LAUSD Readies Its $578 Million RFK Campus for School Year
The conversion of the Ambassador Hotel site to a Los Angeles Unified School District mega-campus is almost complete, as the Robert F. Kennedy Community Schools preps to welcome students for the first time ever next month.
The campus is one of several in a group nicknamed the LAUSD's "Taj Mahal Schools," referring to its size, opulence, amenities, and, of course, cost. At $578 million, RFK will host over 4,000 students, and surpasses Roybal as the most expensive school in the district, which itself had previously surpassed the architecturally interesting arts high school in Downtown.
What has some eyebrows raised, however, is the almost shocking contrast between the spectacle of the campus, and the dire situation the LAUSD faces in the columns of its own ledger books, namely a $640 million budget shortfall that is necessitating the pink slip-ping of thousands of teachers and cutbacks in school programs and services.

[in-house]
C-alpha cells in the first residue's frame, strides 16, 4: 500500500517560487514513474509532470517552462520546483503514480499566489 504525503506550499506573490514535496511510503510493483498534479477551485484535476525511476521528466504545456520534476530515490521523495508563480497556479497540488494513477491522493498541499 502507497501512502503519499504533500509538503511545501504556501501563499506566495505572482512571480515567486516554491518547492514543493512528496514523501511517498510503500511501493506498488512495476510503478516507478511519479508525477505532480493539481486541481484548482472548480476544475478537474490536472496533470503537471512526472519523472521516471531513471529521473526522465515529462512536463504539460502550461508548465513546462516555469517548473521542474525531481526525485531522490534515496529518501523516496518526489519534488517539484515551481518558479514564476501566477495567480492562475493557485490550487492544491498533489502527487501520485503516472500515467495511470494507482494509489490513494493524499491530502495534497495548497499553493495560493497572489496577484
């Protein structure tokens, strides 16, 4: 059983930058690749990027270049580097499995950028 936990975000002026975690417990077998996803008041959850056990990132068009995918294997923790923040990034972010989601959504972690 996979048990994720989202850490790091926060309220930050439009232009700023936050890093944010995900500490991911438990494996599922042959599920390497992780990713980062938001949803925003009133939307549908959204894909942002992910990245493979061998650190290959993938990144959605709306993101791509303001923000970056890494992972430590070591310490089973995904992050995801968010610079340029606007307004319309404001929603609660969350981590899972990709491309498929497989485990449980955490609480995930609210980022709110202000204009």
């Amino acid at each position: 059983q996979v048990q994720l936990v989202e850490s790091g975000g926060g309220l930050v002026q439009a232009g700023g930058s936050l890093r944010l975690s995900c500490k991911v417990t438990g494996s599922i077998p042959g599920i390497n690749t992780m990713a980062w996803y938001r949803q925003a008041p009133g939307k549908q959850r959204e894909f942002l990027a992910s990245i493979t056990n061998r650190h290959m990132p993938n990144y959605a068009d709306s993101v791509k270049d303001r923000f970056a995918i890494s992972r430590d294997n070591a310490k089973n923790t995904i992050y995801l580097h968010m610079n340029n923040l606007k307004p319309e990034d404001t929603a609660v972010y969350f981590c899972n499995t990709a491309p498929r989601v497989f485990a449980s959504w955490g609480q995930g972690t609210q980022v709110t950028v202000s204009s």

It would be easy to point to RFK and wonder why that $578 million wasn't spent on teachers; unfortunately funding doesn't quite work that way. "From its inception, the Ambassador schools were intended to be one of the most elaborate campuses, funded through the district's $20 billion voter-approved construction bond program," explained the Daily News in July.
Some may argue that a school that doesn't resemble a prison is, in part, incentive for students to come to school and do well. So are great teachers, enriching and diverse program offerings, and engaging curriculum.
GOOD education writer Nikhil Swaminathan wonders if all the bells and whistles RFK has on the surface, if it will have a resonant impact:
What sort of curriculum and programs will be offered at the new RFK Community Schools? I hope it's not the standard district curriculum that's resulted in an abysmal dropout rate. No matter how pretty the package is (or its "state-of-the-art swimming pool), what's going on inside its door is really what counts.
What goes on inside is measured by test scores, predominantly, and, in turn, those test scores are how teachers are being assessed, which is a hot-button issue right now as the Los Angeles Times prepares to publish a conroversial database of teacher performance rankings.